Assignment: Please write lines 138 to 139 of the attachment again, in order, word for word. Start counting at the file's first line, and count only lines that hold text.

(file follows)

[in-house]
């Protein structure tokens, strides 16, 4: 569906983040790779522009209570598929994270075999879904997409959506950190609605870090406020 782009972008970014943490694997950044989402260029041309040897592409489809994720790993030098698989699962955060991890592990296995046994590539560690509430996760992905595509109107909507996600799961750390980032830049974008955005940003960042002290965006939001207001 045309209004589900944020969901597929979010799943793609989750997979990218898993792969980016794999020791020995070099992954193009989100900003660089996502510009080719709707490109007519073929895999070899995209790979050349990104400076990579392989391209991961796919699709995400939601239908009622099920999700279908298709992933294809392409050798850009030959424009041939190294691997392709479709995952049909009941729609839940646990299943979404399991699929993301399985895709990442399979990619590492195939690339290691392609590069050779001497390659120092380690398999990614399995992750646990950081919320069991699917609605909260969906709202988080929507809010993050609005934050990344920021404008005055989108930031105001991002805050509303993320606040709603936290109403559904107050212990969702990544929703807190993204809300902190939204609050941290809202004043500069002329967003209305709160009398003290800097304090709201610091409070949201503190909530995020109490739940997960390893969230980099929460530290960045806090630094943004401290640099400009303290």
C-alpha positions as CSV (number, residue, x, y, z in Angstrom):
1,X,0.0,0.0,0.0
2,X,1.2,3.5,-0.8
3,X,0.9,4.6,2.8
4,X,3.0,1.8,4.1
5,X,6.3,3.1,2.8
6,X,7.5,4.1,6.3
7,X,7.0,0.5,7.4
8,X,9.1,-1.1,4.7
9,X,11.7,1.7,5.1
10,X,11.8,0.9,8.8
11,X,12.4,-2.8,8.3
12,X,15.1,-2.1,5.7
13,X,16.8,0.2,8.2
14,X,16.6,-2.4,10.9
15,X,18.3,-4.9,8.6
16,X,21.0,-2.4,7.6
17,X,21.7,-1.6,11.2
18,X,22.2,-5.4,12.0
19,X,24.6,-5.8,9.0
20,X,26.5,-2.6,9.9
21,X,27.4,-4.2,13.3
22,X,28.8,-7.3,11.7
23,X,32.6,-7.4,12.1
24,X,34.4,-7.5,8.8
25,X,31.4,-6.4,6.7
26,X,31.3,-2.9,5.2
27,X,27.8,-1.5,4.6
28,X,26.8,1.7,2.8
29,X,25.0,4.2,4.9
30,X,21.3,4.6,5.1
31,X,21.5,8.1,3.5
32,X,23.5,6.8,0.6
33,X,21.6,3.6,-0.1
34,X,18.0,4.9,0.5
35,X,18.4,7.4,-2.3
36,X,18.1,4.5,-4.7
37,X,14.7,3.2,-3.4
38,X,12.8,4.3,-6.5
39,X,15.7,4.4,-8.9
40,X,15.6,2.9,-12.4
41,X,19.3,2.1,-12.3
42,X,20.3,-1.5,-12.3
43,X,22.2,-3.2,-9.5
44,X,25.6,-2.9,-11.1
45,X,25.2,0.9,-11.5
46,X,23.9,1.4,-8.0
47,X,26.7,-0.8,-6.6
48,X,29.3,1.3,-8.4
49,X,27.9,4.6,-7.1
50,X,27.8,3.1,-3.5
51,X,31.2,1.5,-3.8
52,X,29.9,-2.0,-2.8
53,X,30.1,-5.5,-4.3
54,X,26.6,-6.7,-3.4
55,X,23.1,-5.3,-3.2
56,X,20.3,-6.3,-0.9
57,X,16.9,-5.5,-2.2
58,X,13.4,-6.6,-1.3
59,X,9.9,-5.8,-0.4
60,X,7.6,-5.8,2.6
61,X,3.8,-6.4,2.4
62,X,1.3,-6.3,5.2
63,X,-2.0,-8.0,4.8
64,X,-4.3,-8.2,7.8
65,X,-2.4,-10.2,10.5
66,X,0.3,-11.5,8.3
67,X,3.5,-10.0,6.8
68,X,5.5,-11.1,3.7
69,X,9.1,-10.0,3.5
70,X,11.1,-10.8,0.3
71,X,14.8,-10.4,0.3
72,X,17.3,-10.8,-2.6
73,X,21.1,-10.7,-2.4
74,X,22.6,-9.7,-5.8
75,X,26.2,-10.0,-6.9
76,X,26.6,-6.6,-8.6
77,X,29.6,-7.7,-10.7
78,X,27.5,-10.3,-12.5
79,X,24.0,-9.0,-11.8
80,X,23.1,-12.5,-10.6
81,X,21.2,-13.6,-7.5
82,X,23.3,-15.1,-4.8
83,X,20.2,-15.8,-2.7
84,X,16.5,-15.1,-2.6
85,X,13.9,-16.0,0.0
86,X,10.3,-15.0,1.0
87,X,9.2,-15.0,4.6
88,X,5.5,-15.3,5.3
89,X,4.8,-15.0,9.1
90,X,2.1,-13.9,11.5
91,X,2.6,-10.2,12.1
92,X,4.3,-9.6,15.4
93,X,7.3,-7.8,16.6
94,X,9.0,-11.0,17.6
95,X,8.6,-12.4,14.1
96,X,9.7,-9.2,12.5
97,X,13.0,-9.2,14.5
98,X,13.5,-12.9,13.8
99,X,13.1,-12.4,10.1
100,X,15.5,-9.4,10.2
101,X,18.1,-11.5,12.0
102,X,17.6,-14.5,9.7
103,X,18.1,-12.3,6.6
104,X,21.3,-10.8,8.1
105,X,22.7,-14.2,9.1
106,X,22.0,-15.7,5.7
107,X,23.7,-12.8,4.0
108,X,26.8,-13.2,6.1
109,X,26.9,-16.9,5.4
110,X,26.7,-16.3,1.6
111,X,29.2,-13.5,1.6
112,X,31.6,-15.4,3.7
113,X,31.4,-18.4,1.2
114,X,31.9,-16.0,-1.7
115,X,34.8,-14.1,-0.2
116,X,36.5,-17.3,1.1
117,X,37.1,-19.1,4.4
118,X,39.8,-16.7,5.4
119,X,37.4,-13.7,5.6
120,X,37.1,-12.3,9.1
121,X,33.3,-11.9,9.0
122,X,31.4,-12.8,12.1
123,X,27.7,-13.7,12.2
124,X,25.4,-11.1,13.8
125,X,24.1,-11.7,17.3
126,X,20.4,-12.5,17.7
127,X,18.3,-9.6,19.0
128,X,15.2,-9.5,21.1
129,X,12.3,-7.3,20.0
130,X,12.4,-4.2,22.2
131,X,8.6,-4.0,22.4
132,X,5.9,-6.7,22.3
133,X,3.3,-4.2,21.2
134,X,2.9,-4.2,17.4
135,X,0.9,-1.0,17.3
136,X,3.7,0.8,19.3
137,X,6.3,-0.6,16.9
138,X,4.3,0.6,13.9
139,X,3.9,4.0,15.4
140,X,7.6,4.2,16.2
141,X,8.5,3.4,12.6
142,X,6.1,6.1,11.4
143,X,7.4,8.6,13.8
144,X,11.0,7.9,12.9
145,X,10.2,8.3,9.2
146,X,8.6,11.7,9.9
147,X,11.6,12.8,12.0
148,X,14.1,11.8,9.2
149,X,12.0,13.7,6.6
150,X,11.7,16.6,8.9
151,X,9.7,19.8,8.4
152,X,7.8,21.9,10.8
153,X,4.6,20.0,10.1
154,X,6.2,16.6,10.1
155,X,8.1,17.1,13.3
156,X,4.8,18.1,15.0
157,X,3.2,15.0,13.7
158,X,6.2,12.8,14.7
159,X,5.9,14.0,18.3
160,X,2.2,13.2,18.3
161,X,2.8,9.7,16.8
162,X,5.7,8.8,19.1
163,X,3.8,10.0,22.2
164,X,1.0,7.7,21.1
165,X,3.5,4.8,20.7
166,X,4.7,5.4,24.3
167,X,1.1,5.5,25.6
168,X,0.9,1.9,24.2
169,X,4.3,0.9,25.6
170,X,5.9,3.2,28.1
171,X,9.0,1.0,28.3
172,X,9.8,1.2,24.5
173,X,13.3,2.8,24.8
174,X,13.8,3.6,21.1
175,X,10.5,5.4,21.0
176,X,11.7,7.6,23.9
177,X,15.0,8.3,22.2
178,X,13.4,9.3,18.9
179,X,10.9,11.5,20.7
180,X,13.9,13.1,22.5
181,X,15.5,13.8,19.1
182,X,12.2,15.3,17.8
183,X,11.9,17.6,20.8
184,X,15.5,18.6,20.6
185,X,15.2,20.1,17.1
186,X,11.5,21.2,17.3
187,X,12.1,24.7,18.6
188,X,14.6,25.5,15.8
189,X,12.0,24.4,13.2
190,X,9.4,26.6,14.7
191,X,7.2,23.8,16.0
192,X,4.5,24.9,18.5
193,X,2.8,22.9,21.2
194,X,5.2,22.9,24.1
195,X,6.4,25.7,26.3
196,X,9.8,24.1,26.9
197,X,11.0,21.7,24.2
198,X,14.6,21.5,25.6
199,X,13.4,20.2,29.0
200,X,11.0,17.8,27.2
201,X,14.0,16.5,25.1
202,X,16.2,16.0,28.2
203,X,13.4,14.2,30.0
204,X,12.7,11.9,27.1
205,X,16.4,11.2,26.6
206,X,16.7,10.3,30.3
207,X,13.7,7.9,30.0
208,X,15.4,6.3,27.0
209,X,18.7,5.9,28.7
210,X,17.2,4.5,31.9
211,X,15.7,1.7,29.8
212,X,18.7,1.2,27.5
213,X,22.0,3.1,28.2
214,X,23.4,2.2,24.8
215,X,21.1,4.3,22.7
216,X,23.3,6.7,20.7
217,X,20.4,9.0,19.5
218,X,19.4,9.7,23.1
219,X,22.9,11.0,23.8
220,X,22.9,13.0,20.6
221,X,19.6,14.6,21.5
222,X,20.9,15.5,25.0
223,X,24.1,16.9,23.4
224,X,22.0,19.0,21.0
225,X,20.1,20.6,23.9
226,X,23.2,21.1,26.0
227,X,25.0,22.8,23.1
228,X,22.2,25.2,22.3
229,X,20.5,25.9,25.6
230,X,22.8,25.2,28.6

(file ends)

135,X,0.9,-1.0,17.3
136,X,3.7,0.8,19.3